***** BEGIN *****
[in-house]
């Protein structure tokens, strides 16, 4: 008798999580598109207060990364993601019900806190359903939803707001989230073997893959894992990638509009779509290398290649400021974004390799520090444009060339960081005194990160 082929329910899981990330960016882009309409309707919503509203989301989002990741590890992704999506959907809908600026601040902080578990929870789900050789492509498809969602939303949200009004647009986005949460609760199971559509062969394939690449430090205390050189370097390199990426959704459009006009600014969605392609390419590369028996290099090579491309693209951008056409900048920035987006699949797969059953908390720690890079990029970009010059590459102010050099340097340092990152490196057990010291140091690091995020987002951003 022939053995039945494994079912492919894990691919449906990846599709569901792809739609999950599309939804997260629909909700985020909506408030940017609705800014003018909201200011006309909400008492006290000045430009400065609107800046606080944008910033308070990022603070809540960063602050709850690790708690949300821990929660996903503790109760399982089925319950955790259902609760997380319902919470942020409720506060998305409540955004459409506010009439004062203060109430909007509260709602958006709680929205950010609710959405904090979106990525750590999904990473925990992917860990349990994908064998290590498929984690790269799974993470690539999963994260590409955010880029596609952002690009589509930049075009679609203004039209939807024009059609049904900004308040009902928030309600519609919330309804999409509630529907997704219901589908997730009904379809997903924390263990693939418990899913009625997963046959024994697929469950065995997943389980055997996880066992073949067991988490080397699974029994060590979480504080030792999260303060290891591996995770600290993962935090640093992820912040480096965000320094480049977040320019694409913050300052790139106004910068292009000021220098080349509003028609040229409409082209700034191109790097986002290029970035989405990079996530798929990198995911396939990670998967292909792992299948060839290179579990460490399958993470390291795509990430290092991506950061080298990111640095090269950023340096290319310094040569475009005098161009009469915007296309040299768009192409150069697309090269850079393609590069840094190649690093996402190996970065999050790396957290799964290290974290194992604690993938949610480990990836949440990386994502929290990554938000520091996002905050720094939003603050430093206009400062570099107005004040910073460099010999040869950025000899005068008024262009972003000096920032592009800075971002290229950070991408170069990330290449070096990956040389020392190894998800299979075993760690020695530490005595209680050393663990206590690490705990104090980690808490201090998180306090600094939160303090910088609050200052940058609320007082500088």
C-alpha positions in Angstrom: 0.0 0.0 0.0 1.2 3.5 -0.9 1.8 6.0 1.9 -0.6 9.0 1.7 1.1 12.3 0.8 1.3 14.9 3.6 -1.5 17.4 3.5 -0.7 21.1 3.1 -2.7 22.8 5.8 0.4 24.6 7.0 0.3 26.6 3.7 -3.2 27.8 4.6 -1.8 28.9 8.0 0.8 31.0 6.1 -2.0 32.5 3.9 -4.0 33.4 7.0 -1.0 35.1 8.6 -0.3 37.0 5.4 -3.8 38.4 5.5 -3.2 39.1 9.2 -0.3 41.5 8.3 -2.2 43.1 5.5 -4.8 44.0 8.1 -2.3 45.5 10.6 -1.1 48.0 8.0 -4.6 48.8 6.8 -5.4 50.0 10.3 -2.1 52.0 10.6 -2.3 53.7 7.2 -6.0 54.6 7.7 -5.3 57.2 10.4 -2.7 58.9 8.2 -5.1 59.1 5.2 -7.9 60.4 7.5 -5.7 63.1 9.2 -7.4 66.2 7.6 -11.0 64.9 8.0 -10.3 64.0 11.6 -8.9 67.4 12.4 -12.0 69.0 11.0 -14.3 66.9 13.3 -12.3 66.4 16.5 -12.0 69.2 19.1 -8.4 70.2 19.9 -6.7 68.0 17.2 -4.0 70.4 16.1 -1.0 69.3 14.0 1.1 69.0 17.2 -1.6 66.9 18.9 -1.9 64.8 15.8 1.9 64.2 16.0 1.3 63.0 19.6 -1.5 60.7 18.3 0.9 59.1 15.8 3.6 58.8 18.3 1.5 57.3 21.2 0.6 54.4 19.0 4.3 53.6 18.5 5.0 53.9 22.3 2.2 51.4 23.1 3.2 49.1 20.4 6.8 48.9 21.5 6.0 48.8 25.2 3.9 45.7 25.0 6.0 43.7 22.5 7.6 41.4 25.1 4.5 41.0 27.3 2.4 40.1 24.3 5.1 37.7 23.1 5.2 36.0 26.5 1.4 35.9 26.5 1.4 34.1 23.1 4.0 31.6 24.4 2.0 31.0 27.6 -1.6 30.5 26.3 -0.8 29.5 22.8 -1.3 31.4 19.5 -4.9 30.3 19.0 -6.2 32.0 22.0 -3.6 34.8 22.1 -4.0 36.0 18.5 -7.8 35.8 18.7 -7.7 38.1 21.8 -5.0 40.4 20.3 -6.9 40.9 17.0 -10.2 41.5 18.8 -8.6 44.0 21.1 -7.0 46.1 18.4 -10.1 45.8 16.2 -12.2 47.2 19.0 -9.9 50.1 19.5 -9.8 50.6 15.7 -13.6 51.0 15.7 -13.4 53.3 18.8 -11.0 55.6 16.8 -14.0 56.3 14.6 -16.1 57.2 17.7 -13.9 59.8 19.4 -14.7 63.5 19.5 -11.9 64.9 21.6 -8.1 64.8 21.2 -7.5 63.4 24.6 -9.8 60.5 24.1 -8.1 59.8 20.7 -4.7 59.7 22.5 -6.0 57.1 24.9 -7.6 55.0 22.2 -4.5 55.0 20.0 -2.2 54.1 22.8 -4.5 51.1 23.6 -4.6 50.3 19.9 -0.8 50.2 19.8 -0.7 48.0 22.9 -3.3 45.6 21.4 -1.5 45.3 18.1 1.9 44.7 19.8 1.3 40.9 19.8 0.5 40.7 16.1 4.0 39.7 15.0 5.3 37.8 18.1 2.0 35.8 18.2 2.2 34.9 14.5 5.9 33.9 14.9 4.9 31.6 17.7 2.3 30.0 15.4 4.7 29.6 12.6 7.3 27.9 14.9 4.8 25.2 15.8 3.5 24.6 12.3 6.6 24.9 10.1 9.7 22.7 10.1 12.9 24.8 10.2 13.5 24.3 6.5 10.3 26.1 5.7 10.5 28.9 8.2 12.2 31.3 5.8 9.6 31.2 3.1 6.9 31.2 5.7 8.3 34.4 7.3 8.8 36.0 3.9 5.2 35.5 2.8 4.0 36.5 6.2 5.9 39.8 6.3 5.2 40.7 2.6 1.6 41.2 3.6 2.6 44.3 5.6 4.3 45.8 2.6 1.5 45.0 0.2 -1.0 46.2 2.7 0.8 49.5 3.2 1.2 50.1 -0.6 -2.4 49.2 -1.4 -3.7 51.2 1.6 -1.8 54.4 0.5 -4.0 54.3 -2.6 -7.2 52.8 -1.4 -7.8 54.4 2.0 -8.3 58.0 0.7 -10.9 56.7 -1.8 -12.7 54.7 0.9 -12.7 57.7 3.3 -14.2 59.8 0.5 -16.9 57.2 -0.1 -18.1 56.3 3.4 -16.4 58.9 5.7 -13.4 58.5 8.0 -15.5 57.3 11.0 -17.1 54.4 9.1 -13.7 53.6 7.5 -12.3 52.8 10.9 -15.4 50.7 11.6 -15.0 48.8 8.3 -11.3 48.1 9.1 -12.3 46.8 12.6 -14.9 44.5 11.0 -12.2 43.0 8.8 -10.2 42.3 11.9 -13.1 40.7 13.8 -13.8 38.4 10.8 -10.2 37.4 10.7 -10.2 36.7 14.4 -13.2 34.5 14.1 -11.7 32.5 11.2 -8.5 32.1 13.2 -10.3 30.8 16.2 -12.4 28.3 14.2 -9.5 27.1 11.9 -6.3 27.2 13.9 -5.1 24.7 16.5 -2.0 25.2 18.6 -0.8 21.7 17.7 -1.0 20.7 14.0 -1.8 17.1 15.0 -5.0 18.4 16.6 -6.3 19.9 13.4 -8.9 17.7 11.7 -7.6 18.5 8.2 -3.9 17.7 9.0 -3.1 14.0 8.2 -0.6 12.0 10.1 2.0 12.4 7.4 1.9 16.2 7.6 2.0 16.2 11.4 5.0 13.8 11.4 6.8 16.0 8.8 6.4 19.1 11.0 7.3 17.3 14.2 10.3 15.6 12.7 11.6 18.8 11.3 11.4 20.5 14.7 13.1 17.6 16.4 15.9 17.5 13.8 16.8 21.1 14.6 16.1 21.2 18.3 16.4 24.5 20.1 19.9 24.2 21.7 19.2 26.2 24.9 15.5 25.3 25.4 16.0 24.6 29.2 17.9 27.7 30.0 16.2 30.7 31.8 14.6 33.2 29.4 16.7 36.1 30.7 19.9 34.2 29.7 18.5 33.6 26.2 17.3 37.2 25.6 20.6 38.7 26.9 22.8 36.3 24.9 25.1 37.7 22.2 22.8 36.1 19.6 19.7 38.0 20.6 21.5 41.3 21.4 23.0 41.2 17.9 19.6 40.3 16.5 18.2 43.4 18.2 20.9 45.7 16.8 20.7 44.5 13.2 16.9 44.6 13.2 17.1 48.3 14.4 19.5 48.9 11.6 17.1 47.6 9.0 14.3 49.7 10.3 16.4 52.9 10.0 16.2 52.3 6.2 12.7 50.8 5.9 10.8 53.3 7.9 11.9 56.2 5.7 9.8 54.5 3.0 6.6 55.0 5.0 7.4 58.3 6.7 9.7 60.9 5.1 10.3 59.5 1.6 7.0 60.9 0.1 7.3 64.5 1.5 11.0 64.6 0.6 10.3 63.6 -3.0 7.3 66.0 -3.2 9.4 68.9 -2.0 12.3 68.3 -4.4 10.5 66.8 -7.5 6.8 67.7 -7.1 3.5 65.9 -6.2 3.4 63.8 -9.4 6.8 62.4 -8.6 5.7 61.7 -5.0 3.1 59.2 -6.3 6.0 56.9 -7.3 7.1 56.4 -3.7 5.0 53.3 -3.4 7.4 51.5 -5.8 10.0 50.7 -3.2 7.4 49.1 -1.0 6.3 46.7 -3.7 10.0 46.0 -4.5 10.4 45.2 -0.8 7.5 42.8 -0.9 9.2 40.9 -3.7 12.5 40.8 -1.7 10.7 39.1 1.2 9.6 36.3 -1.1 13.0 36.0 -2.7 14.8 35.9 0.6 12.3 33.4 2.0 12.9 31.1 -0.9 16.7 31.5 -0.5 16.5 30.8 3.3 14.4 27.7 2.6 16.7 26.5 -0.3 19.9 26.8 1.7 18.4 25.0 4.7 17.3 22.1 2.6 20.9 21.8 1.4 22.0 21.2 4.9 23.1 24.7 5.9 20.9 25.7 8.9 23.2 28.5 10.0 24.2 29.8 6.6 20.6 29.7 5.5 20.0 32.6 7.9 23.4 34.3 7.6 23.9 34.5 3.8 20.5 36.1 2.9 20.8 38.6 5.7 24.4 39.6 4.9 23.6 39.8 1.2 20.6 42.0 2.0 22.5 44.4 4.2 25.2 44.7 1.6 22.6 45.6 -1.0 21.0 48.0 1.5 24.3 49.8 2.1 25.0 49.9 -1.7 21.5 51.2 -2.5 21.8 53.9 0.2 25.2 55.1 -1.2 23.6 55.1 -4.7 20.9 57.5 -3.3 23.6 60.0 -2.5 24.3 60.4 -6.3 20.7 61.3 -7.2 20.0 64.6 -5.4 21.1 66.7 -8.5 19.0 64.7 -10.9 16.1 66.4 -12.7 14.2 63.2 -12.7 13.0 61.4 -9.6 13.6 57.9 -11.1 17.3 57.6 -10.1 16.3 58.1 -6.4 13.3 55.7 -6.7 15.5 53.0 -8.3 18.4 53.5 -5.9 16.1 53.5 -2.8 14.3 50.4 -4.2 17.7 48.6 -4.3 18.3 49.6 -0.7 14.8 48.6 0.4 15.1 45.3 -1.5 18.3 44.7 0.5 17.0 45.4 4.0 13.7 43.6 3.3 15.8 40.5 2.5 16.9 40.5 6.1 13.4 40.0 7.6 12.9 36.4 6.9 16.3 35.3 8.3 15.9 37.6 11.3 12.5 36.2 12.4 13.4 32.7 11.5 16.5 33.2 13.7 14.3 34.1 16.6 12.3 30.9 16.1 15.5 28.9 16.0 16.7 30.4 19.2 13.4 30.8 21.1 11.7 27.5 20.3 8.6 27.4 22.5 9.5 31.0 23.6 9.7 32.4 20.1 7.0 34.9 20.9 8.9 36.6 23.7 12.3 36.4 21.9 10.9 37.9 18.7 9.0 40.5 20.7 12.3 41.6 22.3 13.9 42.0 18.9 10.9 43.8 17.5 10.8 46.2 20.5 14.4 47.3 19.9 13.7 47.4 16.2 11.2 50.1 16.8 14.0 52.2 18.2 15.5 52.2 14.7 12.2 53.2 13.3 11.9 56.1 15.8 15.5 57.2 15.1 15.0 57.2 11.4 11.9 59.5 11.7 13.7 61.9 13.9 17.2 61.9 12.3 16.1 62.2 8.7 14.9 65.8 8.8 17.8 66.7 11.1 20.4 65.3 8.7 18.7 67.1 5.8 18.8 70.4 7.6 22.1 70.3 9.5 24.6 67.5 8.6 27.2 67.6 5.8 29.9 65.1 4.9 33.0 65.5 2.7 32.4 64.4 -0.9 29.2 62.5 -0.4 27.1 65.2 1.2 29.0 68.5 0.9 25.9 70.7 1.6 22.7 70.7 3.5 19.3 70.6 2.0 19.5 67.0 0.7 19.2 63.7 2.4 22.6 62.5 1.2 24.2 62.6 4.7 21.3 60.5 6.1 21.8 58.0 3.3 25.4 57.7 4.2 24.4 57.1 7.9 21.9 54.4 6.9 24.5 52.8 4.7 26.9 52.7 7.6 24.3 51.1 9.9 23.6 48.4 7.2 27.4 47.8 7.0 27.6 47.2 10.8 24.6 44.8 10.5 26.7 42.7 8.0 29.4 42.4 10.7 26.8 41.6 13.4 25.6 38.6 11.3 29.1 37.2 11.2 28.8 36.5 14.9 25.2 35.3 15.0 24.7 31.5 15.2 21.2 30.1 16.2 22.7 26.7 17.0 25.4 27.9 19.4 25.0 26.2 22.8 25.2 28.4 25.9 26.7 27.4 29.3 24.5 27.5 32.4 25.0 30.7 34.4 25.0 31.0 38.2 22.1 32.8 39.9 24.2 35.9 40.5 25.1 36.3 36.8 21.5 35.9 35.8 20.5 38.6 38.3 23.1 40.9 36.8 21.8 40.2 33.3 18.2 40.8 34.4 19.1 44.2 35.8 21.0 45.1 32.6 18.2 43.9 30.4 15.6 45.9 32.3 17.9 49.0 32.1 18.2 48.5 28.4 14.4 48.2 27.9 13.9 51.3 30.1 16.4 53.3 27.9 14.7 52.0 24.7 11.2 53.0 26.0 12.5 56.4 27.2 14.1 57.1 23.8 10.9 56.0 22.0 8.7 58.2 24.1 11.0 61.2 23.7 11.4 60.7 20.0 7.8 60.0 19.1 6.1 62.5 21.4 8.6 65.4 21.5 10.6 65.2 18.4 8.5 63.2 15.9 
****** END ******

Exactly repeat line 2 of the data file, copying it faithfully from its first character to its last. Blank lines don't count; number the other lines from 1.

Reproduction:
């Protein structure tokens, strides 16, 4: 008798999580598109207060990364993601019900806190359903939803707001989230073997893959894992990638509009779509290398290649400021974004390799520090444009060339960081005194990160 082929329910899981990330960016882009309409309707919503509203989301989002990741590890992704999506959907809908600026601040902080578990929870789900050789492509498809969602939303949200009004647009986005949460609760199971559509062969394939690449430090205390050189370097390199990426959704459009006009600014969605392609390419590369028996290099090579491309693209951008056409900048920035987006699949797969059953908390720690890079990029970009010059590459102010050099340097340092990152490196057990010291140091690091995020987002951003 022939053995039945494994079912492919894990691919449906990846599709569901792809739609999950599309939804997260629909909700985020909506408030940017609705800014003018909201200011006309909400008492006290000045430009400065609107800046606080944008910033308070990022603070809540960063602050709850690790708690949300821990929660996903503790109760399982089925319950955790259902609760997380319902919470942020409720506060998305409540955004459409506010009439004062203060109430909007509260709602958006709680929205950010609710959405904090979106990525750590999904990473925990992917860990349990994908064998290590498929984690790269799974993470690539999963994260590409955010880029596609952002690009589509930049075009679609203004039209939807024009059609049904900004308040009902928030309600519609919330309804999409509630529907997704219901589908997730009904379809997903924390263990693939418990899913009625997963046959024994697929469950065995997943389980055997996880066992073949067991988490080397699974029994060590979480504080030792999260303060290891591996995770600290993962935090640093992820912040480096965000320094480049977040320019694409913050300052790139106004910068292009000021220098080349509003028609040229409409082209700034191109790097986002290029970035989405990079996530798929990198995911396939990670998967292909792992299948060839290179579990460490399958993470390291795509990430290092991506950061080298990111640095090269950023340096290319310094040569475009005098161009009469915007296309040299768009192409150069697309090269850079393609590069840094190649690093996402190996970065999050790396957290799964290290974290194992604690993938949610480990990836949440990386994502929290990554938000520091996002905050720094939003603050430093206009400062570099107005004040910073460099010999040869950025000899005068008024262009972003000096920032592009800075971002290229950070991408170069990330290449070096990956040389020392190894998800299979075993760690020695530490005595209680050393663990206590690490705990104090980690808490201090998180306090600094939160303090910088609050200052940058609320007082500088």